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To be honest, your job title may have made you stand out and could very well have played a factor. The whole process of jury selection is designed to weed out people that might have a bias or prejudice againtst any of the parties involved. Your job title is interesting and certainly cold have caught the attention of one the attorneys. You have have been been discussed by the the judge and attorneys during a break. In once heard a judgment say that jury service and voting were our 2 most important civic duties and I agree. However, you did find out that law in real life is actually pretty boring. It's nothing like on TV. I love Law & Order, but it is HORRIBLE when it comes to accuracy on legal procedure.
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My last two stints at JD resulted in my getting picked both times. The older case involved a charge of juvenile misconduct-murder, and that one drove my then-wife nuts as I absolutely refused to discuss the case with her until it was over. The accused was not the shooter, but an accomplice, and based upon the evidence, we found him guilty and he was sentenced to time in a Texas Youth Facility until he turned 21. Gang-related drug crime is such a terrible waste, on so many fronts. The more recent one was a DUI case that came to trial nearly 2 years after the incident. During voir dire, but the lawyers for both sides spelled out very clearly what the law on DUI was (either physical impairment OR mental impairment OR a BAC above .08) stressing that only ONE criteria had to be met, not all three. Some folks felt that all three were required, or that BAC wasn't an accurate measure of one's ability to handle alcohol (i.e. big guy, small gal) and those folks were stricken, since they demonstrated that they couldn't follow the specifics of the law. I kind of think at least some folks intentionally played dumb so they wouldn't get chosen. I did get selected, and it turned into a 2-day trial. (The guy was desperate to escape conviction as it meant he'd lose his current job due to insurance considerations). The evidence showed he was clearly guilty using ANY of the three standards (blowing by a blacked-out DPD unit at 80 MPH at 3am was a good indication, and if that wasn't enough, he drove the wrong way down a major street as a "short cut" to his home). Although all 6 of us felt sorry for the guy, the situation was one of his own making, and we found him guilty. The guy's lawyer tried to cast doubt on EVERYTHING, and came across as a real slimeball. Both were good experiences (for the jurors!) and it's something that the average John/Jane Q. Citizen needs to take more seriously. Never, ever, drink and drive!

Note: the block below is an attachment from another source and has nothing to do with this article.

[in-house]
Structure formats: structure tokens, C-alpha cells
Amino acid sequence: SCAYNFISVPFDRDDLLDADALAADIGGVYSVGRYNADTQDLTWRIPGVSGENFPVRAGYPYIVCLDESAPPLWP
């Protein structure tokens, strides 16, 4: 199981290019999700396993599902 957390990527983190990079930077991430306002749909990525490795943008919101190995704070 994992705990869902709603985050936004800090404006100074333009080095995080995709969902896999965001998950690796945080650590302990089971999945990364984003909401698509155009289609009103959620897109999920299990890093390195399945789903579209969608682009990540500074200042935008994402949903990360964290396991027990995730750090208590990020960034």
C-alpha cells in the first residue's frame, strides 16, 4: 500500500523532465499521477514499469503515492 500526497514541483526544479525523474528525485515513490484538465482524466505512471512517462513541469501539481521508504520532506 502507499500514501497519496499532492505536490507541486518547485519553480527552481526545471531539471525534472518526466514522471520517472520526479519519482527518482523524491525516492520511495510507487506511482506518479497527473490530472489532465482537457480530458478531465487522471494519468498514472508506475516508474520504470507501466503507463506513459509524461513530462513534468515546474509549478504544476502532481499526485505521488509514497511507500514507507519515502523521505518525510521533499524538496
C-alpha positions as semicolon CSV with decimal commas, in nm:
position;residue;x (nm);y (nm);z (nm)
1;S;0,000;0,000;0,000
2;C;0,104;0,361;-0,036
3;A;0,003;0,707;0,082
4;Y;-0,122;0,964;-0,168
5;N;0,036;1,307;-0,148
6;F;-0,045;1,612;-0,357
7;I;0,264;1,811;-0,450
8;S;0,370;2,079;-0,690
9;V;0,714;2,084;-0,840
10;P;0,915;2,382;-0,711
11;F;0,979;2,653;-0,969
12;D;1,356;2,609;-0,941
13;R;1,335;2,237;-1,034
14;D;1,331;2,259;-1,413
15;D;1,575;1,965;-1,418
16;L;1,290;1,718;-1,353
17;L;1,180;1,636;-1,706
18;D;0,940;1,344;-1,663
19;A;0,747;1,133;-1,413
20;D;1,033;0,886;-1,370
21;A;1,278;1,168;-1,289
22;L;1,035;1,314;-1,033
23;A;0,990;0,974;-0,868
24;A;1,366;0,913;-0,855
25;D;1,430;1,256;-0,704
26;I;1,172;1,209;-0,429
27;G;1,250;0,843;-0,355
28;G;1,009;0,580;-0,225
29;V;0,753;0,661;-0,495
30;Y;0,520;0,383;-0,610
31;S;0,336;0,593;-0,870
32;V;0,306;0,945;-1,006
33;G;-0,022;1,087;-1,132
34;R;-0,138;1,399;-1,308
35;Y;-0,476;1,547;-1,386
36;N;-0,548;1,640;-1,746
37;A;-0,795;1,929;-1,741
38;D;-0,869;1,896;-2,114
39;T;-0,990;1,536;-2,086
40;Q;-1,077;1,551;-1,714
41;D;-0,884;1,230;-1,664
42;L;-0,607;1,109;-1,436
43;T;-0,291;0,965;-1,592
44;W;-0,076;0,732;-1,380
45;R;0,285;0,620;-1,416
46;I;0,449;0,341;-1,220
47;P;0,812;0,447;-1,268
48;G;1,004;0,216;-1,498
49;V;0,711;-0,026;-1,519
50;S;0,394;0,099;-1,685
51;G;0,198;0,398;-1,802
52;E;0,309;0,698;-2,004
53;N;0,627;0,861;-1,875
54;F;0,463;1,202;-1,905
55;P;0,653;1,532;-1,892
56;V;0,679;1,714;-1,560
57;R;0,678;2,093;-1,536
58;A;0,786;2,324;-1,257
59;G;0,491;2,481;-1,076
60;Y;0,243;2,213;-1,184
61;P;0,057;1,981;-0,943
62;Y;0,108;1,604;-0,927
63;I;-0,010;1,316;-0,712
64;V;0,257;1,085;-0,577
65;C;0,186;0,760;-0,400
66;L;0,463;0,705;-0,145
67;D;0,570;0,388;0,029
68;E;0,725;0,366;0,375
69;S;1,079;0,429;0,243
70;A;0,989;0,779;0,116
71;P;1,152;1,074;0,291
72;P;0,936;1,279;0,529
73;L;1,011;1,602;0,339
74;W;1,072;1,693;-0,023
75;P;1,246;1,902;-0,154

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In all of that long, but interesting post, you never said what a Culture Services Representative is! Tell us. We're dying to know!